The settlement was for $73 million, Josh Koskoff, an attorney for the families, said at a news conference on Tuesday, February 15. Four insurers for the gunmaker will cover the costs, Koskoff said.

It marks the first time a gunmaker has been held responsible for a mass shooting in the United States.

“The gun industry’s protection is not bulletproof,” Koskoff said at the news conference.

Koskoff said the biggest feature of the settlement is not even the cash amount, but rather the “hundreds of thousands of documents” the families received through the discovery process that presumably details Remington’s internal decisions about how to market and manufacture what became one of its best-selling products.

The families of victims of the shooting first filed suit against Remington Arms in 2014 over its marketing of the Bushmaster rifle that was used by Adam Lanza to kill 26 young children and educators at the school in Newtown, Connecticut.

Many of the families pointed out that legal experts said their case faced long odds. At issue is a 2005 federal law that offered gun makers and dealers sweeping immunity protections with narrow exceptions. Hockley called the settlement a “crack” in “the gun industry’s impenetrable armor.”

Remington took its legal fight over the situation all the way to the Supreme Court. In 2019, the high court declined to intervene after the Connecticut Supreme Court allowed the suit to proceed. Remington argued that it was protected by the 2005 Protection of Lawful Commerce in Arms Act.

The Connecticut court found that the federal law did “not permit advertisements that promote or encourage violent, criminal behavior,” NPR reported at the time.

Koskoff took reporters at the press conference through a lengthy review of Bushmaster’s marketing for the firearm Lanza later used in the massacre.

“They will tell you it’s made for hunting, but where’s the animal in all of this?” Koskoff said pointing to one ad. Another ad in the presentation depicted the firearm with a message to prospective buyers about their “man card.”

Research contact: @BusinessInsider

IKEA is serving 3D-printed vegan meatballs to job candidates during their interviews

Februayry  8, 2022

IKEA is offering aspiring employees the opportunity to interview for a job while sampling a serving of its vegan meatballs—not cooked, but printed by a machine, reports Business Insider.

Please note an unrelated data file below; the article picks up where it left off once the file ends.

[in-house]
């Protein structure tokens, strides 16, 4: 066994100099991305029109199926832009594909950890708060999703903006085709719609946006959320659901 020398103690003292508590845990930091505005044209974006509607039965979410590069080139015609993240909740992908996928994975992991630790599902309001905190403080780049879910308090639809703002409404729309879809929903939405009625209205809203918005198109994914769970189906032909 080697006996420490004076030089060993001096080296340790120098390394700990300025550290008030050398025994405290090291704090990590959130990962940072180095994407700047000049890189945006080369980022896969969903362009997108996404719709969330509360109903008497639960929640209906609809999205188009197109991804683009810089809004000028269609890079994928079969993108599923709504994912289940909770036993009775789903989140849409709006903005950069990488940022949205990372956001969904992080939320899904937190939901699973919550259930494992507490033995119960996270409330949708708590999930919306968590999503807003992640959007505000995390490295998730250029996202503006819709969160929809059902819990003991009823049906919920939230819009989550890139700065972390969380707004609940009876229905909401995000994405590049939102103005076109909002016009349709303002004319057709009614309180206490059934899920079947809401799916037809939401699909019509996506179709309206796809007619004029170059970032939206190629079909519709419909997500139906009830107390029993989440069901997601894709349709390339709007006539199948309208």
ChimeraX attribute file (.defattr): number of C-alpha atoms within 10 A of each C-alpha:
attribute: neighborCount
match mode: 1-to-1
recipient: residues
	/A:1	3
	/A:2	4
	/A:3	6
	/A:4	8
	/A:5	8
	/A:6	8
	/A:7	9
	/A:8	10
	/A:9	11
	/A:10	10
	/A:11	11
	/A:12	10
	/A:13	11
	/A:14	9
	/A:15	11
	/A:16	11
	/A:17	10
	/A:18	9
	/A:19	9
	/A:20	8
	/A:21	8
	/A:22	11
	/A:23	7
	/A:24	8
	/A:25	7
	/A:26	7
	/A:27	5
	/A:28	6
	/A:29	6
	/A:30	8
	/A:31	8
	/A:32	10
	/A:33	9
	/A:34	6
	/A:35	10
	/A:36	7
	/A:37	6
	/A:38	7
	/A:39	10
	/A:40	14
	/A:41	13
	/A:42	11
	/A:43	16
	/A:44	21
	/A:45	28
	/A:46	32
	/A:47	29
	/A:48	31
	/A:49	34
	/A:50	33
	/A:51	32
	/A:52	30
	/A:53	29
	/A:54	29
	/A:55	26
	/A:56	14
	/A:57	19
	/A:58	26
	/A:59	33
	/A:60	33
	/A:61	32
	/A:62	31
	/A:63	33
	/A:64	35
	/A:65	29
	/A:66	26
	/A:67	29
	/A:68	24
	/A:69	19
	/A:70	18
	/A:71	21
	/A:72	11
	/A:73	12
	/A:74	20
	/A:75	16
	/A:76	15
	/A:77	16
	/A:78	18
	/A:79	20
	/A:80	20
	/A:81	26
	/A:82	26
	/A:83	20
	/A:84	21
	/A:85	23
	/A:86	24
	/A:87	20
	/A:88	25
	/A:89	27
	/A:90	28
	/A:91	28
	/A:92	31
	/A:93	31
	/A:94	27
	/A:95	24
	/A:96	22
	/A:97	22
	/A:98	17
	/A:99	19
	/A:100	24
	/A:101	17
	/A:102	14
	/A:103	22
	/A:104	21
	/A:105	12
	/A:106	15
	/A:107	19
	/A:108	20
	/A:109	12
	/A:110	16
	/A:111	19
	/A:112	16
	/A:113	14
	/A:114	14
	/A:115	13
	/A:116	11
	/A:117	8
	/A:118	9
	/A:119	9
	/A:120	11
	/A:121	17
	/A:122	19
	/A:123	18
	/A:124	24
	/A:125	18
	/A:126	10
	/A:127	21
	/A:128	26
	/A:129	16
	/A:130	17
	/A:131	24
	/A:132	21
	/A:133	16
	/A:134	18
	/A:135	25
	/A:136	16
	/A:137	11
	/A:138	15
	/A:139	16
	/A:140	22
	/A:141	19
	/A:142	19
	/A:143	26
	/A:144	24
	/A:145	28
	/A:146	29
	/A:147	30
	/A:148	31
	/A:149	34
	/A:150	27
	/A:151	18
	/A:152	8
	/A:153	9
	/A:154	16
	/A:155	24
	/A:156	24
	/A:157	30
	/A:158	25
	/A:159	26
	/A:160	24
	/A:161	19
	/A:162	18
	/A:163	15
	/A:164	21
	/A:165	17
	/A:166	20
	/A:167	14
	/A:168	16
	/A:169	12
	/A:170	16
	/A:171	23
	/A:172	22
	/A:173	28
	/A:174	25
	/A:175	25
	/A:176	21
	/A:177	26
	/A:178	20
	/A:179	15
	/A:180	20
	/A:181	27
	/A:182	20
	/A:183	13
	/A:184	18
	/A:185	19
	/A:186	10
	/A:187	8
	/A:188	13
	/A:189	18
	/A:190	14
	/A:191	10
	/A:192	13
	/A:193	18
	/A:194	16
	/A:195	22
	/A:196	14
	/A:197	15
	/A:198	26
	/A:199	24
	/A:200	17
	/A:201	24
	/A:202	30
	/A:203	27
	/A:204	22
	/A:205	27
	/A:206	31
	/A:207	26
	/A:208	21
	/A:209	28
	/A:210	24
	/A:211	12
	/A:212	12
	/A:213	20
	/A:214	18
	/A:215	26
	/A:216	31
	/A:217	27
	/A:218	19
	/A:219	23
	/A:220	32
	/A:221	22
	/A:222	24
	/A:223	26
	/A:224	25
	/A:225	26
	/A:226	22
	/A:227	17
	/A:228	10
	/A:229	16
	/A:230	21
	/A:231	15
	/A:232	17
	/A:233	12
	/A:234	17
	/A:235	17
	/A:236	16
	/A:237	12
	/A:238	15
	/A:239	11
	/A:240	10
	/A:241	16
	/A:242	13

The never-before-served 3D-printed meatballs are being offered as part of the home furnishing company’s recruitment campaign “Taste the Future,” which launched on Febraury1. The campaign aims to entice a diverse and extraordinary range of tech talent through a unique, tasty, and thought-provoking job interview for selected roles and people.

Indeed, the chain’s world-famous Swedish meatballs are an iconic part of the IKEA offer. Now IKEA is exploring new technologies to make them more sustainable. In line with their commitment to offer 50% plant-based main meals in IKEA restaurants by 2025, IKEA menus already include plant balls as alternatives to its traditional meatballs. The ambition is to make healthier and more sustainable eating easy, desirable and affordable.

According to the company’s website, the machines are designed to recreate the flavor, texture, and appearance of its original, iconic meatballs.

Ikea plans to recruit more than 150 tech workers this year. It plans to do so by offering hopefuls the opportunity to discuss their ideas while snacking on a plant-based version of the popular product.

“We’re looking for down-to-earth data scientists, future architects, cyber guardians, unboxed engineers, and common sense-makers. People who want to co-create a better everyday life at home for the many with thin wallets,” said Karen Rivoire, an IKEA employer brand leader.

While introducing printed snacks to interview processes seems to be a new concept, 3D-printed food is not uncommon. Food can be made quickly by packing ingredients into capsules and printing them according to pre-selected patterns.